There is a strong sense of community which holds some of the families here. „Out of the 38 students I went to school with 9 are still on the islands“, tells 38-year-old Susan Poulsen. However her 14-year-old daughter Amalie goes to grade 7 together with 20 students and her 12-year-old son Ulrik only has 11 classmates. When the youngest brother, 16-month-old Elias, will start school, he will be in one class together with grade 0 to grade 2. The Poulsen family is happy to live here anyway, both mother Susan, who works for the school, and father Erik, who is a fishermen, grew up on Læsø and don‘t want to miss the peaceful island life and the friendly com-munity. For the children it is soccer that holds them together. Amalie is the keeper in Læsø‘s girls soccer team. Almost all children and teenager on Læsø are in the sports club and most of them play soccer. It keeps them together. There are nine girls in the girl’s soccer team. To compete in tourna-ments with a 7-player-team they need to stick together.
Other families see the island more critical. Jeanette Ram-tung and Tonie Larsson have moved to Læsø because they liked the island so much and to be closer to Jeanette’s moth-er who had opened a gallery on Læsø. It was a dream of a peaceful island and wonderful nature. Tonie was lucky to find work as a cook, but now that they have 10-month old Ol-ivia they also realise the downsides of island life. They wish for more oportunities and choices for their daughter. By the time Olivia starts school they want to live somewhere else.
Stanly and Ida Thomsen, 75
„I don’t think about moving from here“Stanly Thomsen, 75
9Richard Sørensen, 85
Læsø forsamlingshus Bus stop between Vesterø and Byrum
10Jeannette Ramtung with daughter Olivia
The most difficult thing about Læsø is finding work. When new professionals move to Læsø for work they either need to be single or the spouse also needs to have a profession suit-able to find work on the island.
There are some jobs in the fish industry, in the elderly care, in the municipality and in tourism. The proportion of unem-ployed Læsø varies widely due to seasonal work. „There can be 150-160 people unemployed during the winter, while in the summer months only around 40 people are unemployed“ tells Lena Sterner from Læsø job centre, „the largest employ-er in Læsø Læsø municipality itself. As a young person, it can be difficult to find full-year employment on Læsø, especially if someone has a low qualification, and then it depends a lot on what qualification some has.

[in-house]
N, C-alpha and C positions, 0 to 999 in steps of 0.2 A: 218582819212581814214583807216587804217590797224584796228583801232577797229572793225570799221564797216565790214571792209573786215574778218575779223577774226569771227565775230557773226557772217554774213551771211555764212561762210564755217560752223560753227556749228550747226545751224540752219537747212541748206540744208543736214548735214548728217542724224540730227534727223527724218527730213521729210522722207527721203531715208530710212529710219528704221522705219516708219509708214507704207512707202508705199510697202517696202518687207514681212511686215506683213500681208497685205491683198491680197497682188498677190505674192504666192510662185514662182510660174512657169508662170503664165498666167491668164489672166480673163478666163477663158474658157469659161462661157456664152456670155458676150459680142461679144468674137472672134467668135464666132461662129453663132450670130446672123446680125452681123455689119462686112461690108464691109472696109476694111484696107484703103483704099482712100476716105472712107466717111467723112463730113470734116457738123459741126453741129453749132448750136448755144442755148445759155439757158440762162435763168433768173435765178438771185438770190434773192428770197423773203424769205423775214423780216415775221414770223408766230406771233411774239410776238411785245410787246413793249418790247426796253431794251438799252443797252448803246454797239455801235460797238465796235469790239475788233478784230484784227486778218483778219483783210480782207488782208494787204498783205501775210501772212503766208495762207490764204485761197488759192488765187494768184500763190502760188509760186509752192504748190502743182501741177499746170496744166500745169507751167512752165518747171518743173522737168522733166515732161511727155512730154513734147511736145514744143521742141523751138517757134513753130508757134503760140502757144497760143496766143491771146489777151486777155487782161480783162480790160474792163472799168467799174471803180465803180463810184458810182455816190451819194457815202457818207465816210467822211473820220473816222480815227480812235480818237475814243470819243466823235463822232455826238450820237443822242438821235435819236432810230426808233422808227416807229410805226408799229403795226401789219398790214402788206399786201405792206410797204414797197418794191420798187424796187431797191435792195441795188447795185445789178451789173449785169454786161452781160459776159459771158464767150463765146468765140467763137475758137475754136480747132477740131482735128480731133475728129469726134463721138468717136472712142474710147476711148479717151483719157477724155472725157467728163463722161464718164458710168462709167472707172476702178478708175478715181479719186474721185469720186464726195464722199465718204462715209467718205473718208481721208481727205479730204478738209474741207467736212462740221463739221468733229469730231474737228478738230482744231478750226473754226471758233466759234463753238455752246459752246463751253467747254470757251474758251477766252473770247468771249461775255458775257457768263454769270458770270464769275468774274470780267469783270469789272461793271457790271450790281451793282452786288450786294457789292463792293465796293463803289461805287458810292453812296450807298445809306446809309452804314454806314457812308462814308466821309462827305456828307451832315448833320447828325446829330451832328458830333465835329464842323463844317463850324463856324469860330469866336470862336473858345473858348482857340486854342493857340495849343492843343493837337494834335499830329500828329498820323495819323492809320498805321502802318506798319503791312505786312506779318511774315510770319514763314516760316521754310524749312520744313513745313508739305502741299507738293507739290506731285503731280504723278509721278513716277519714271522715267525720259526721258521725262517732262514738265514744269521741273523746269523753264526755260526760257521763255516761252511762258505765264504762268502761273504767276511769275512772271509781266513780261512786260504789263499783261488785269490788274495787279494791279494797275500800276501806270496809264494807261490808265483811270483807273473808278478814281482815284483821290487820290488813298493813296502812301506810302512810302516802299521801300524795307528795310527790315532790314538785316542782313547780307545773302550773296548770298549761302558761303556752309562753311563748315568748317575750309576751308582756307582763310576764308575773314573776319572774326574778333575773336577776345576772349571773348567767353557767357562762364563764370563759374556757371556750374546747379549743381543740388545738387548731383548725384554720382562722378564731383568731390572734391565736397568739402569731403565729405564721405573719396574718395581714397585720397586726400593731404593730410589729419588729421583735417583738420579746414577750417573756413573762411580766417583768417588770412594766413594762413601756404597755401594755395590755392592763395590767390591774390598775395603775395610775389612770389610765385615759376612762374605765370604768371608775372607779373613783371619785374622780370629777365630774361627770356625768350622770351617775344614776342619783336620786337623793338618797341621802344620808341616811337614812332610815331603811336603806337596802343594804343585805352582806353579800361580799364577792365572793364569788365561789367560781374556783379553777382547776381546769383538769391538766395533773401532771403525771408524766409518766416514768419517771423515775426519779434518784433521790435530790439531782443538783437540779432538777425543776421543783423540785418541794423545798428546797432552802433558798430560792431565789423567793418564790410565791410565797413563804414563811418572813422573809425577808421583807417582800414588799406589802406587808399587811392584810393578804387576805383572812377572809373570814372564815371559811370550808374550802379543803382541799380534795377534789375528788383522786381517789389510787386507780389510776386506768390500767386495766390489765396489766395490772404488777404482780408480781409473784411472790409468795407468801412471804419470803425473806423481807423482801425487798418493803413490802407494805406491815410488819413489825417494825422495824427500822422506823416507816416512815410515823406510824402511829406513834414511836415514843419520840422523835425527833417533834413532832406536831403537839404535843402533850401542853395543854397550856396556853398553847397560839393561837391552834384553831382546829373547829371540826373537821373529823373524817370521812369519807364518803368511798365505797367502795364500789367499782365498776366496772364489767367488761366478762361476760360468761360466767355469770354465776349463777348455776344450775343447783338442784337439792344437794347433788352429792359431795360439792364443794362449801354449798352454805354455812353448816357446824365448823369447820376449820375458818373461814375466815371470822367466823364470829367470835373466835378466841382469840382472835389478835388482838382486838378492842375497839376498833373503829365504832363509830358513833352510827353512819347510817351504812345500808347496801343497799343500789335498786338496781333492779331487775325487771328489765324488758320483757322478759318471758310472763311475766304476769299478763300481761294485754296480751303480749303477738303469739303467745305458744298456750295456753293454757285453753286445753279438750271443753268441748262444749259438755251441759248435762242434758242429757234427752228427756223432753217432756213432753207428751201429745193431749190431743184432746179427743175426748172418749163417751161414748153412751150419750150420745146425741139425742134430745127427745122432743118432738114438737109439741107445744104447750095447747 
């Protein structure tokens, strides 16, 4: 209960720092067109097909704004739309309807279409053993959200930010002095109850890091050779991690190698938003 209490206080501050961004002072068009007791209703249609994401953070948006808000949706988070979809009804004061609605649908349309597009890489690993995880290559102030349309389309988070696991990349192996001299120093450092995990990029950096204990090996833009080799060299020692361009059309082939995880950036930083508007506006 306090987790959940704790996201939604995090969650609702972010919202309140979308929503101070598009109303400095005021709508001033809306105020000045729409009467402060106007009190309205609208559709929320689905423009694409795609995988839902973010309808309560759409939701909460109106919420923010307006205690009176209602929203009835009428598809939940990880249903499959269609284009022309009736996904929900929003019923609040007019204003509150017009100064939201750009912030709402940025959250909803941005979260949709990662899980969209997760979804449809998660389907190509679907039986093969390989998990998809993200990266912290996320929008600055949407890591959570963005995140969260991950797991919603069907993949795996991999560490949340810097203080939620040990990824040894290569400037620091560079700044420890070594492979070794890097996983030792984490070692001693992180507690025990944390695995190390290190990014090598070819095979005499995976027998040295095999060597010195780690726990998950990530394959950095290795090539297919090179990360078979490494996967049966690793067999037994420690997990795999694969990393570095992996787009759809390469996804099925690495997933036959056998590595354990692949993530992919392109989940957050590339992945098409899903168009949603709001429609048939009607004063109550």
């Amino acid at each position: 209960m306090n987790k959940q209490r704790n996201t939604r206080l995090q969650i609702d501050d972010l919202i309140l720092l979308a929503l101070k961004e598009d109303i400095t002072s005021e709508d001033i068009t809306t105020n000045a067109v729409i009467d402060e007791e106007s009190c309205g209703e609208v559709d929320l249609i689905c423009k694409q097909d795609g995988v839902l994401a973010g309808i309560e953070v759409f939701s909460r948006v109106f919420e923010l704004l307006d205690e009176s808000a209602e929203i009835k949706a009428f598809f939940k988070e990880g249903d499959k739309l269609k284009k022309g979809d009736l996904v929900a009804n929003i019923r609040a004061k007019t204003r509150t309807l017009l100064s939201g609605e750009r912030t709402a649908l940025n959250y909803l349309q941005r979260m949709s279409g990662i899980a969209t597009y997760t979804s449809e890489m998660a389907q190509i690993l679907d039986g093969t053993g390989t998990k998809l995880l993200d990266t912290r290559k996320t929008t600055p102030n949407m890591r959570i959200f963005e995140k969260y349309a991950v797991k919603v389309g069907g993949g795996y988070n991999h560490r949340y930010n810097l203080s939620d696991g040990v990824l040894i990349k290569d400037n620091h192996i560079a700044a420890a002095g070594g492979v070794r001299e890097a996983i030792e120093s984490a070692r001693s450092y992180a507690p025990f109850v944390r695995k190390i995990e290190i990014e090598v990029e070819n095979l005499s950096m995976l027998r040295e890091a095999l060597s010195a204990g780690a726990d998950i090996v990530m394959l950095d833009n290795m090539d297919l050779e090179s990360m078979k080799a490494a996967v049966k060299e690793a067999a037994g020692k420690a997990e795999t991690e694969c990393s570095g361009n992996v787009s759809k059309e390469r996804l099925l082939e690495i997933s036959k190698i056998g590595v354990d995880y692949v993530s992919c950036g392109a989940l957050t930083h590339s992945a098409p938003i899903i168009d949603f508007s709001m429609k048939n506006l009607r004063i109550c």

Læøs has one of Denmark’s lowest levels of education. It is possible to get an apprenticeship in a craft, in sales, as a secretary or as social and health care assistant here on Læsø. The profesionals Læsø currently needs are for example a vet-erinarian, a biologist, educators, nurses and social and health care assistants.“
“Læsø looked like a perfect paradise to us, but later I want my daughter to have more opportunities and choices”Jeannette Ramtung, 30
Læsø is aging
The prognosis of population figures for 2025 prospects 57 children under 6 years, 102 children age 7 to 16 years, 44 young people age 17 to 25 years. 455 residents will be be-tween 26 and 59 years old and 800 elder than 60 years. That make a total of 1458 people. Many people choose to retire on an island like Læsø, therefore the number of seniors stays high while all other groups are decreasing. As long as the infrastructure is kept up as it is now or as long as the people are rather healthy it seems perfect to live on such a peaceful island with lots of nature around. The island is very attrac-tive for people to get a summerhouse there and make it their permanent home once they retire.
Nobody can tell exactly where the threshold in population figures is, that a municipality needs to function and to pro-vide the people with what they need. Plans are made how to create more employment on the island, but only time will tell if the population pyramid can be kept in balance with so many seniors and so few young people.
Gunda Nygaard won’t be on Læsø anymore by then. She will retire in 2017 and move away from the island, but her mentality will remain because it is typical and very necessary for people working in a remote area: „We are problemsolv-ers. We just think how to solve the problem, we don’t think always about the exact rules. We just solve the problem.“
Tonie Larsson and Jeannette Ramtung with daughter Olivia